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Built, Burned, Bakery: A Short History of the US Capitol Building


    The United States Capitol is one of the most famous buildings in Washington.

    The Capitol building is also one of the best-known symbols of the U.S. government. And it has been around for almost as long.

    The country’s first president, George Washington, set the cornerstone for the building in 1793. At the time, the country’s government was only about five years old. And the capital city was Philadelphia, in Pennsylvania.

    But national leaders were preparing to move the capital to the District of Columbia. They identified a hill on which to build a new home for the U.S. Senate and House of Representatives. The area around it was mostly grass, trees and water – in other words, a swamp. But the country’s leaders imagined that one day it would be crowded with people and buildings. And they were right.

    A slow beginning, then a fire

    Yet efforts to set up the Capitol building were slow. Several architects were asked to work on the project and later dismissed. The design of the building kept changing. Finally, lawmakers began meeting in one side in 1800, and in the other side in 1807. They passed from one side to the other on a wooden walkway.

    Then, in 1814, British troops set fire to the Capitol building. Only rain from an unexpected storm put out the fire.

    After the war with the British ended, workers made repairs and began to improve the building. They enclosed the center of the Capitol and added a dome on top. It was made of wood and covered in copper.

    As the nation grows, so does the Capitol

    For some years, improvements to the Capitol were small: running water, then gas lighting. But major changes to the country were taking place. New states were joining. The United States was expanding. And more lawmakers needed to meet in the Capitol.

    By 1850, lawmakers agreed that the building was too small. Architects and builders set to work again. In time, they would double the length of the two sides of the Capitol. But the increase caused a new problem: now the dome looked too small.

    However, the nation was facing more serious troubles. The southern states were threatening to withdraw from the Union. They objected to the power of the federal government, especially its efforts to control – or end – slavery.

    By 1861, the country was fighting a civil war. Most work on the Capitol came to a stop. At times during the Civil War, the building served as a place for soldiers to sleep, a hospital, and even a place where baked goods were made.

    But even before the war ended, then-President Abraham Lincoln urged that improvements to the Capitol be finished. He reportedly said if people saw work continue on the Capitol, they would accept that the Union would go on.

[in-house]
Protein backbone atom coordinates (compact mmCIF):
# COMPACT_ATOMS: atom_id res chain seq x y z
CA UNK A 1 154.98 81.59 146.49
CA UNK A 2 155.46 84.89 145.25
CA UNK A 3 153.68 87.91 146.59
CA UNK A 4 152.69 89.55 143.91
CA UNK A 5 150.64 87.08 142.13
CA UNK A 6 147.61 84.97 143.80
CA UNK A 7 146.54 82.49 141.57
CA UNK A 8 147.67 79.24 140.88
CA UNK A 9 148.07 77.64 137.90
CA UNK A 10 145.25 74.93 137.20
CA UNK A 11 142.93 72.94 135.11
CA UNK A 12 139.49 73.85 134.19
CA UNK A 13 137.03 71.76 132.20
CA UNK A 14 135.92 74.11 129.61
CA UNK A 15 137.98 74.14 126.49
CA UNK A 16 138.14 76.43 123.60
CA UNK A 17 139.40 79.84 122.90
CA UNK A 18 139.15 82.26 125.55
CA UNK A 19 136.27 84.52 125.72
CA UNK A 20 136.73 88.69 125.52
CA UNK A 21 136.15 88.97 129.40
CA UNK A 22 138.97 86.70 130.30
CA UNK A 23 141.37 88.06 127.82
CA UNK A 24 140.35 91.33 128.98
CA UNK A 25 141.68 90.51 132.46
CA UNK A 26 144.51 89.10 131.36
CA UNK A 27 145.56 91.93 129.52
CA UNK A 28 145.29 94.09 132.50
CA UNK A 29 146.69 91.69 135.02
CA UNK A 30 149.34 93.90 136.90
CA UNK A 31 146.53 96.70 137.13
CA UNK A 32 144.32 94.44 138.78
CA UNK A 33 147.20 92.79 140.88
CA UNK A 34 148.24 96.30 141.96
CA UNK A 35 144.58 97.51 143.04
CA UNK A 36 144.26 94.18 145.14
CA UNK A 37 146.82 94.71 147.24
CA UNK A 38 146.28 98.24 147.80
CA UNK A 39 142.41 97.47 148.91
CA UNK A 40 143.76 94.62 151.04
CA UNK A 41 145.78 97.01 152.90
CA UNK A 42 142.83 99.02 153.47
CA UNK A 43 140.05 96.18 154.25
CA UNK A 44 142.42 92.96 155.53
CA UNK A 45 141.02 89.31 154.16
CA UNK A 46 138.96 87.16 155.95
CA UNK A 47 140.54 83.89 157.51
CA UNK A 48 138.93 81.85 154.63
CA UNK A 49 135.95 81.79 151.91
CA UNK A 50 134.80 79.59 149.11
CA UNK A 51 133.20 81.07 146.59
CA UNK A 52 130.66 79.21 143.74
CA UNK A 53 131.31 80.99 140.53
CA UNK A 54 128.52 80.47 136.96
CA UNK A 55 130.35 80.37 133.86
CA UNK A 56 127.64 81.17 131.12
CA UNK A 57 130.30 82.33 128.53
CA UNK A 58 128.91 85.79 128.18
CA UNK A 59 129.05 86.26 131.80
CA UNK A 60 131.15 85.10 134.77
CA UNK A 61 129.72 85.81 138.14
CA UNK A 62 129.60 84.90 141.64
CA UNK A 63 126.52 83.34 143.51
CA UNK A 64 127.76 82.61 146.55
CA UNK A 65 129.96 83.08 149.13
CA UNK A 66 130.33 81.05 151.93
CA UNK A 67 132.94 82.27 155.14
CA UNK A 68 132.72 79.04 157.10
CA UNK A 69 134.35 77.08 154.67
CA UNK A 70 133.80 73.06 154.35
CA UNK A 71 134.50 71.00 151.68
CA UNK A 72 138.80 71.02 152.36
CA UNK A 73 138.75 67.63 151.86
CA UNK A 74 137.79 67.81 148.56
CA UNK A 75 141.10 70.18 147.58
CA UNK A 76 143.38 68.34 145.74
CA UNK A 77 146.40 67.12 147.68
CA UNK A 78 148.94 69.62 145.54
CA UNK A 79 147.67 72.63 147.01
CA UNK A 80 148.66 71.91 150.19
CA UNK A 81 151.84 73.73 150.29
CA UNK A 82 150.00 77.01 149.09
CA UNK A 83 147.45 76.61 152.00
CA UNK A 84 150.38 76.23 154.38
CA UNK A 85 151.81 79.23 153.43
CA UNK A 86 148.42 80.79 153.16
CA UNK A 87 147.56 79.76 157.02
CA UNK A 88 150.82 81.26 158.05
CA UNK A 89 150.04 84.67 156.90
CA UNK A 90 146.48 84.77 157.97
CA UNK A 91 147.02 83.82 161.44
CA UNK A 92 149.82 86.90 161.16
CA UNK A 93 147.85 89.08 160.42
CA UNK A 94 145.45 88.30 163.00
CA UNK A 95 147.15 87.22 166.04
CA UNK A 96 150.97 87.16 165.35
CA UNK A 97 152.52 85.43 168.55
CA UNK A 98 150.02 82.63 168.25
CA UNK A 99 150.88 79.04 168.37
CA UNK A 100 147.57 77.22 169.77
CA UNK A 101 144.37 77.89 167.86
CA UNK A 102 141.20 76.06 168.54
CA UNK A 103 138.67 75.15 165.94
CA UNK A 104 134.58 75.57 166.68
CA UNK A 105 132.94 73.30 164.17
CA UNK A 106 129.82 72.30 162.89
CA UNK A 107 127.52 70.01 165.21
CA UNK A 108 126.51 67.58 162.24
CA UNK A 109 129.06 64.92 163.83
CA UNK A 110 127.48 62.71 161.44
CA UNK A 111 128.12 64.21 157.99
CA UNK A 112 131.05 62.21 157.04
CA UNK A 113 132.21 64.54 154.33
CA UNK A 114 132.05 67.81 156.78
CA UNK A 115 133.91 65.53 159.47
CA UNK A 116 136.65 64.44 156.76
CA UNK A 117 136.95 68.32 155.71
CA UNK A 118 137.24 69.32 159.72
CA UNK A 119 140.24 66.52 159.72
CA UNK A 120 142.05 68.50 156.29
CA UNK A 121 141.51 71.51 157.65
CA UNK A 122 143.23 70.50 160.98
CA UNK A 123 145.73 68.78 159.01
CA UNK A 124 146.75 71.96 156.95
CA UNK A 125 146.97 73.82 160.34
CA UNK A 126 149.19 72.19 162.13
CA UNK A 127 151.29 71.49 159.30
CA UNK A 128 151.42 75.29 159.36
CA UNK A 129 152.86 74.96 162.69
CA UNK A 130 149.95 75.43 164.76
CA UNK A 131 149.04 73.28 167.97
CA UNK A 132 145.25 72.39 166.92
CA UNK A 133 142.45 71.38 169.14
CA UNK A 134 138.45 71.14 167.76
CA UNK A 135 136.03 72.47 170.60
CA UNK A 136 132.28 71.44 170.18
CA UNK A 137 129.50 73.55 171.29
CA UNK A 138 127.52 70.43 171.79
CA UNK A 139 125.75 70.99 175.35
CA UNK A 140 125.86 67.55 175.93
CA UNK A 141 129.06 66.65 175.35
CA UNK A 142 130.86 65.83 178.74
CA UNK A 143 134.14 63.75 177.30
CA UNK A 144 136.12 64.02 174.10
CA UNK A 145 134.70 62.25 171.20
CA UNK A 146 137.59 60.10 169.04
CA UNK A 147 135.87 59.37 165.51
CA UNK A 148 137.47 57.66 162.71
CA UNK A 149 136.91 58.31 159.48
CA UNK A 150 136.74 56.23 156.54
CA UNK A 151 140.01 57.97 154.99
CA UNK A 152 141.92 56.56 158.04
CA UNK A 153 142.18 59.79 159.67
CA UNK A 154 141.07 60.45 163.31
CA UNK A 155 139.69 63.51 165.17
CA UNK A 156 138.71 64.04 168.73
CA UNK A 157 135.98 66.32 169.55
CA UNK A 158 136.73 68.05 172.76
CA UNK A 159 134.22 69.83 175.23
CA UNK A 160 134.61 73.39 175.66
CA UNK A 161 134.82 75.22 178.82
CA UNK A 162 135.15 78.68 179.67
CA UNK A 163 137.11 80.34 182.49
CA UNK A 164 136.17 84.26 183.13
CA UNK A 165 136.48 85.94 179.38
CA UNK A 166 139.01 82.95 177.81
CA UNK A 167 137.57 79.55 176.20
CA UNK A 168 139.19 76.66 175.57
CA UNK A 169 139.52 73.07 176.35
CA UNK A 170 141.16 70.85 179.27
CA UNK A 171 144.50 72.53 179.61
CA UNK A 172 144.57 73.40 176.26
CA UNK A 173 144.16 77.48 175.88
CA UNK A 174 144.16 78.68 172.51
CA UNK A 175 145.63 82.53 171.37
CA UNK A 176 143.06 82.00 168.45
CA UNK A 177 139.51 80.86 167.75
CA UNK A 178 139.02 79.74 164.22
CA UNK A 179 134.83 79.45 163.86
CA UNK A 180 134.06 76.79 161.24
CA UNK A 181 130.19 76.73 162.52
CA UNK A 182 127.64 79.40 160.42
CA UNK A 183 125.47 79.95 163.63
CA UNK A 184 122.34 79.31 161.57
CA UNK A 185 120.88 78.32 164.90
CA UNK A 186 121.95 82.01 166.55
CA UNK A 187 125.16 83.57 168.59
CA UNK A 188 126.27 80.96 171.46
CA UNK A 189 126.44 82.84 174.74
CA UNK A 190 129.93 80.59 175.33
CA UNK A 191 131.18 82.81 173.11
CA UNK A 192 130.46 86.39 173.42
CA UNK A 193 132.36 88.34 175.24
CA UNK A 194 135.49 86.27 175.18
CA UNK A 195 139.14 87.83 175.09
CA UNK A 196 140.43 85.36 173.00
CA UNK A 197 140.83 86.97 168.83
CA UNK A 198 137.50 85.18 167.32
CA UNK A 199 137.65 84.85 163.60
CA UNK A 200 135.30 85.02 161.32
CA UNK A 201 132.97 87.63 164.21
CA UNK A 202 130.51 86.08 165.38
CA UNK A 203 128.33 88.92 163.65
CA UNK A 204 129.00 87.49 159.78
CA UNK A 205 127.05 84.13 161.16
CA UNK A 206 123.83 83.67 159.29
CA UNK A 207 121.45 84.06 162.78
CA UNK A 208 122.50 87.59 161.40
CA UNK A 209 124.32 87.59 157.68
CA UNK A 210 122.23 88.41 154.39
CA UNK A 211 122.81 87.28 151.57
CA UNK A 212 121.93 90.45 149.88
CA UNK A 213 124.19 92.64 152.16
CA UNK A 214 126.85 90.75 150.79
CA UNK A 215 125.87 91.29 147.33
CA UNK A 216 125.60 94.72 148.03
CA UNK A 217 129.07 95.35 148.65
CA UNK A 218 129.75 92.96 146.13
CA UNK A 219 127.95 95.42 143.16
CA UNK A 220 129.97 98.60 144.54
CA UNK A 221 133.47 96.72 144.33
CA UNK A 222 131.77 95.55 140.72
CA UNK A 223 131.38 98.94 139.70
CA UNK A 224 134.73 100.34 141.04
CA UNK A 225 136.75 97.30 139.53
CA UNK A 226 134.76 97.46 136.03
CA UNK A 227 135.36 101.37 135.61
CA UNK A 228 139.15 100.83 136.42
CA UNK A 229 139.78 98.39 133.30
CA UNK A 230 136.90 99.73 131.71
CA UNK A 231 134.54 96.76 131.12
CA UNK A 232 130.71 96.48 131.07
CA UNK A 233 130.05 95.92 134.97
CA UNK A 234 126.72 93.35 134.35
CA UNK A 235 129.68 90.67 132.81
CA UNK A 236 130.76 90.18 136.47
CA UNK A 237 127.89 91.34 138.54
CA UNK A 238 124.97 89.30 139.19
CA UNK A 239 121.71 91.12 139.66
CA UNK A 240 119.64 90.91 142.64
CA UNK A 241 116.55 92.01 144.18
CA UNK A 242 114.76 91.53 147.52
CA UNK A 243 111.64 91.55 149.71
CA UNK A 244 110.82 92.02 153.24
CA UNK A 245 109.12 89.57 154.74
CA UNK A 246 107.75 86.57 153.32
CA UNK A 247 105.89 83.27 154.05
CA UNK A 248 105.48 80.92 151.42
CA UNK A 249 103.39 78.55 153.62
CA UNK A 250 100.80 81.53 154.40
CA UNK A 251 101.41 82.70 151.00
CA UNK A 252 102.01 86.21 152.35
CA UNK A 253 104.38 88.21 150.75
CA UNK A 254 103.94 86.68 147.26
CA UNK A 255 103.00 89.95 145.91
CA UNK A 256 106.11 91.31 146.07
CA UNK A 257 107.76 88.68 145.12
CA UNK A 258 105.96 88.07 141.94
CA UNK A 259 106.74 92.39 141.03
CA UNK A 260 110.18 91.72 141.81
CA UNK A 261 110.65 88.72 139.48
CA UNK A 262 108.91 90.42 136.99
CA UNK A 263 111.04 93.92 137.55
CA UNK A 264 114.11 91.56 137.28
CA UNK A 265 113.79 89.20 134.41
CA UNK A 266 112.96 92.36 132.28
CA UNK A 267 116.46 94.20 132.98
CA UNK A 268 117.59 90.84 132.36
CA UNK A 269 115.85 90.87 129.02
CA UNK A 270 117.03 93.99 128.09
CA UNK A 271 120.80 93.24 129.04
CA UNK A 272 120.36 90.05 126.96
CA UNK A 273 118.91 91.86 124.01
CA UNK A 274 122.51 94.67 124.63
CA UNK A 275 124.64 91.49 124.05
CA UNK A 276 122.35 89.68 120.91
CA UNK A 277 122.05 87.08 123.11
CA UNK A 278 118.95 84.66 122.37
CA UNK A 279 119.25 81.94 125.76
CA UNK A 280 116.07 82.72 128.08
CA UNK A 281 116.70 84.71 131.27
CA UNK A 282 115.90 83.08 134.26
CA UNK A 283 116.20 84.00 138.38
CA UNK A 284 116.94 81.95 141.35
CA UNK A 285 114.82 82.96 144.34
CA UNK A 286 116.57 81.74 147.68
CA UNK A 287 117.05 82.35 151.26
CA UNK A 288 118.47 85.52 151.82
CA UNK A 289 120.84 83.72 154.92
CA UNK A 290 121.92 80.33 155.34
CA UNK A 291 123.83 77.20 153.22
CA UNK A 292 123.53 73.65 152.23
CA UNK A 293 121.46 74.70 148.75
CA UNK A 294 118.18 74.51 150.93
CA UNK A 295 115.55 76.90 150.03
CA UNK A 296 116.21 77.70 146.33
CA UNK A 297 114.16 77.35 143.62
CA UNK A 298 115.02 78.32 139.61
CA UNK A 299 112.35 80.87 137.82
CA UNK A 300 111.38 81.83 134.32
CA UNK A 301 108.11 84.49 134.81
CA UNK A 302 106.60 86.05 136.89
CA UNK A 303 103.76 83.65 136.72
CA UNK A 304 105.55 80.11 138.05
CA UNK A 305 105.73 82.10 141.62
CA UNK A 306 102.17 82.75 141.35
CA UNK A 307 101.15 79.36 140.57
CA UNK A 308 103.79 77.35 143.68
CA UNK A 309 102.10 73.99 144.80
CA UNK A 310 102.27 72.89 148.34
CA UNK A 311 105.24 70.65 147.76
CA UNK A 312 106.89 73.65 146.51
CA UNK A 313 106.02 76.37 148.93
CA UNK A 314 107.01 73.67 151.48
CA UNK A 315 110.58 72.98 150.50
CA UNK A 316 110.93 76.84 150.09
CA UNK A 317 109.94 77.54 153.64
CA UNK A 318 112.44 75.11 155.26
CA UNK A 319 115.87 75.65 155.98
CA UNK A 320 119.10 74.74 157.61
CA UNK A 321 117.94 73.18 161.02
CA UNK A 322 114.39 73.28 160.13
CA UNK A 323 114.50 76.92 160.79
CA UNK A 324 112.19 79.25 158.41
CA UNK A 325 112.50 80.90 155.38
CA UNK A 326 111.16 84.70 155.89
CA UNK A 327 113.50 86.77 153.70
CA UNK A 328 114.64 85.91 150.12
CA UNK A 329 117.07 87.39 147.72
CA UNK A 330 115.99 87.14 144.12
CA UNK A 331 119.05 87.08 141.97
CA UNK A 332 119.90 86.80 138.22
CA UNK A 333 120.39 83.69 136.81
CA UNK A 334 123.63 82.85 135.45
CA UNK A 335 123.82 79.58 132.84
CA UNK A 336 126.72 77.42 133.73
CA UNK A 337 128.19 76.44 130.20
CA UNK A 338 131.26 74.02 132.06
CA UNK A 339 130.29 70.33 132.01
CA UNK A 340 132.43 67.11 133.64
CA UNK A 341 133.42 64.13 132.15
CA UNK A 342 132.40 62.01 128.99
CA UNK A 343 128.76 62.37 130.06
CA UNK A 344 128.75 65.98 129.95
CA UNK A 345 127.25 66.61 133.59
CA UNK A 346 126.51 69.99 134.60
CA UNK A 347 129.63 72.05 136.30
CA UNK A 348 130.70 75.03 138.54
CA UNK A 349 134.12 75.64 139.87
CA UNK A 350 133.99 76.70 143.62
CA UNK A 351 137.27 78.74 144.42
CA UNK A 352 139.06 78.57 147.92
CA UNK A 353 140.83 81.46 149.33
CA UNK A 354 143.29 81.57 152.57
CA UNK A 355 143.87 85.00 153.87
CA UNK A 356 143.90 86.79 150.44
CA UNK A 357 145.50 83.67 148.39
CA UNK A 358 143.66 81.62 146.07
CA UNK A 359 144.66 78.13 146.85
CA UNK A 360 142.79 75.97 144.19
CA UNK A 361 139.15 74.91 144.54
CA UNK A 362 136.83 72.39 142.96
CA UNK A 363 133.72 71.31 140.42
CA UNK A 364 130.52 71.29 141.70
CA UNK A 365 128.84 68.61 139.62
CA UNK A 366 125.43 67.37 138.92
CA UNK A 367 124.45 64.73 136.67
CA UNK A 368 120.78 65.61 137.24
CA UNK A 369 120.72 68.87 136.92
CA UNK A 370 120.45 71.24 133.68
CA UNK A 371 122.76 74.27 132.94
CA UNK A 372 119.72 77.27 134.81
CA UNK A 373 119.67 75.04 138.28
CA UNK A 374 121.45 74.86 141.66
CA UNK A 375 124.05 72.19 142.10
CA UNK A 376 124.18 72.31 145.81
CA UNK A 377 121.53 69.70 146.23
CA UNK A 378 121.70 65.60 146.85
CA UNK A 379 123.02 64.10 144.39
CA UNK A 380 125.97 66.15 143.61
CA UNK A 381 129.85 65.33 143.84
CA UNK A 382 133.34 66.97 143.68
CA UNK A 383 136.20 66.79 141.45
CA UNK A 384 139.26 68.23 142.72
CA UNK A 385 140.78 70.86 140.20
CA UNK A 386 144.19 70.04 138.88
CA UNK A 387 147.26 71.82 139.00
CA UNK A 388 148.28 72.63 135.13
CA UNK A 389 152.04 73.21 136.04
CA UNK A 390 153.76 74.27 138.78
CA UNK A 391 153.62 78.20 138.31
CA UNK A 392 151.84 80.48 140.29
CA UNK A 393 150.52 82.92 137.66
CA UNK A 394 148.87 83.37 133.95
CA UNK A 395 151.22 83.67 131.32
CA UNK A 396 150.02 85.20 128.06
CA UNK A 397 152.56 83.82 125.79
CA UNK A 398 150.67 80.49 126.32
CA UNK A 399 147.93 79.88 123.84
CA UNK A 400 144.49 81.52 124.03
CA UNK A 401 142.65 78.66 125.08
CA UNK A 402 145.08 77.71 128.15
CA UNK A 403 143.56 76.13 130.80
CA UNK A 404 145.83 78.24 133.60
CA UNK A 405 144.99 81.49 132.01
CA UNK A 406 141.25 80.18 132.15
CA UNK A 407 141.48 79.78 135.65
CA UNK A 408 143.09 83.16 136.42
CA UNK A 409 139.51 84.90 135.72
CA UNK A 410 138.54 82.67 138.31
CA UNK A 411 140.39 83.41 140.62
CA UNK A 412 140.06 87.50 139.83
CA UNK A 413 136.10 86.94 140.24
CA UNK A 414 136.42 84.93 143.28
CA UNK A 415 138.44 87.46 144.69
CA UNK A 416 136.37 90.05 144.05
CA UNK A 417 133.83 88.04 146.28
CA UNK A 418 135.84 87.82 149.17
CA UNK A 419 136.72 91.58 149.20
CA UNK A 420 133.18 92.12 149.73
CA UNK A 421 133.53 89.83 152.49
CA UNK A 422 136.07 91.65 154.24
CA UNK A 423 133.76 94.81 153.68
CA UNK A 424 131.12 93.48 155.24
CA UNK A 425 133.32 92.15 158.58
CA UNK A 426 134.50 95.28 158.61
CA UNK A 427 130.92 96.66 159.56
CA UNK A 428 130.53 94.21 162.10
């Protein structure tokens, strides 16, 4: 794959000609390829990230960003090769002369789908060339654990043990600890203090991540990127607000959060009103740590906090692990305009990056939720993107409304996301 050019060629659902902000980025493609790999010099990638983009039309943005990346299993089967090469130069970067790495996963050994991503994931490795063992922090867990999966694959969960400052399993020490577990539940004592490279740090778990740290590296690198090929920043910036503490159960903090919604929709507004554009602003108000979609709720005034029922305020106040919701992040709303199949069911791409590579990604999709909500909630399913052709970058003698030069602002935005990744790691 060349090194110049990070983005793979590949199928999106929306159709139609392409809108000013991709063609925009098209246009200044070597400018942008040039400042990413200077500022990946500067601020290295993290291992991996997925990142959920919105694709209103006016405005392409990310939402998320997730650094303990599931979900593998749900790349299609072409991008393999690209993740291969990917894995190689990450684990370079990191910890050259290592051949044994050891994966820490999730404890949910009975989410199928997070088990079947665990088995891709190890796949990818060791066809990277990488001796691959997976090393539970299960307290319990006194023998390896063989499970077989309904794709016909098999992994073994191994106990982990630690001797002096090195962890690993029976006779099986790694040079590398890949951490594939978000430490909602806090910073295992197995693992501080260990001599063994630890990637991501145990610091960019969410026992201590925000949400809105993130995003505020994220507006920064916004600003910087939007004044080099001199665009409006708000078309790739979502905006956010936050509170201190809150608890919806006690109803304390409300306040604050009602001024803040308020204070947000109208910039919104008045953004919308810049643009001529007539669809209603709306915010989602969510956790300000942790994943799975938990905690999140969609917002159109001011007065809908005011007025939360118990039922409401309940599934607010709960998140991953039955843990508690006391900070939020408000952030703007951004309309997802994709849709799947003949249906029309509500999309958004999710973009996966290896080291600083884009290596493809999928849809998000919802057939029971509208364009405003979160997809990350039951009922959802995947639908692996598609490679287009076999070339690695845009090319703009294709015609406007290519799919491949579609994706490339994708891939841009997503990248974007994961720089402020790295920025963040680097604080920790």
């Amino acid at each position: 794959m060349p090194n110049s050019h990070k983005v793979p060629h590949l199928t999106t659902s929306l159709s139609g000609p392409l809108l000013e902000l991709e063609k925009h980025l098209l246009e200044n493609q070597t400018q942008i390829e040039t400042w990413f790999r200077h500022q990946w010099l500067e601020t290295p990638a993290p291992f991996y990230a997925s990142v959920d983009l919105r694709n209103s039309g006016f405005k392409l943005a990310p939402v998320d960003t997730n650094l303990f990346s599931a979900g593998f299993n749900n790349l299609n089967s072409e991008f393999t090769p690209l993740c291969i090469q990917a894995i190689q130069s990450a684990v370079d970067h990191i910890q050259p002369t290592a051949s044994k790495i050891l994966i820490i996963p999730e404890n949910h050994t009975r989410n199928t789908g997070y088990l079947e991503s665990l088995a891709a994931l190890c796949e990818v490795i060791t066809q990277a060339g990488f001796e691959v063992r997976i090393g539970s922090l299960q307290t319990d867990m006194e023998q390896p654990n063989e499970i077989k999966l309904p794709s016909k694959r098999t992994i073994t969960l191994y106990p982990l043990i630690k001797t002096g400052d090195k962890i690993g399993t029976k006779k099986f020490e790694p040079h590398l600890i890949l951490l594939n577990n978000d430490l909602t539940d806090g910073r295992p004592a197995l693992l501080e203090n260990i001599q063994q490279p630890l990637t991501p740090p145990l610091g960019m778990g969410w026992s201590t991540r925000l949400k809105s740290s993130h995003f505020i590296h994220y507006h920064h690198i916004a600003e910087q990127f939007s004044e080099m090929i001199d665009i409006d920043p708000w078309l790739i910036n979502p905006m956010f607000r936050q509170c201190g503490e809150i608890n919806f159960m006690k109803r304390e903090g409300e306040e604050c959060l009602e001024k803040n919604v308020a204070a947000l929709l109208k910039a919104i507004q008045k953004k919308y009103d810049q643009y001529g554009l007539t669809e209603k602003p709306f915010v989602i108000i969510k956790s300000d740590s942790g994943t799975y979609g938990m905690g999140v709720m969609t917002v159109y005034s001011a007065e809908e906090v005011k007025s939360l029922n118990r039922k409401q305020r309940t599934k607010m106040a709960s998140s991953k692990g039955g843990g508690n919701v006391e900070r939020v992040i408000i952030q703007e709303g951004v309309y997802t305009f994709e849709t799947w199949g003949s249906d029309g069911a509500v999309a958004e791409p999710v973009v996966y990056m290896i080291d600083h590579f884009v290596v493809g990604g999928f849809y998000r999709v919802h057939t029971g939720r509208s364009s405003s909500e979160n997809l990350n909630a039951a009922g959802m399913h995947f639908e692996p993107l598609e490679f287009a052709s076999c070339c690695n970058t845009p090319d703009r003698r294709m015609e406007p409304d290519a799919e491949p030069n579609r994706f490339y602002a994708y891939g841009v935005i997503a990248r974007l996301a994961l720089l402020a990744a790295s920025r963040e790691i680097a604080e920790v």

In 1863, a formerly enslaved man helped add a statue to the top of the new dome. Philip Reid was one of many enslaved workers who had built the Capitol. Over the years, they dug the stone, cut pieces of wood, and laid down the bricks, among other jobs. Reid was an expert in shaping metal. He was able to solve the problem of how to get a large statue out of its plaster cast so it could be forged. The figure, called the Statue of Freedom, still stands on top of the Capitol’s white, iron dome.


    The Civil War ended in 1865. As Lincoln hoped, the Union continued. And the Capitol building was slowly modernized. Elevators, electric lighting, and more rooms were added.

    In the 20th century, the Capitol was equipped with televisions, computers, and a voting machine. And a large visitor center was added so the public can learn more about its history.

    Today, the area around the Capitol is completely different than it was in 1793. Washington, D.C. is now a major city. And other government buildings stand near the Capitol. They include the U.S. Supreme Court, the Library of Congress, and even the Voice of America.

    But the Capitol remains the seat of U.S. lawmaking, and a well-known symbol of the federal government.

    I’m Kelly Jean Kelly.

    Kelly Jean Kelly wrote this story for Learning English. George Grow was the editor.


    Words in This Story

    symbol - n. an action, object, event, etc., that expresses or represents a particular idea or quality

    swamp - n. land that is always wet and often partly covered with water

    architect - n. a person who designs buildings

    dome - n. a large rounded roof or ceiling that is shaped like half of a ball

    brick - n. a small, hard block of baked clay that is used to build structures

    cast - n. a hard covering

    forge - v. to form something by heating and shaping metal

    elevator - n. a machine used for carrying people and things to different levels in a building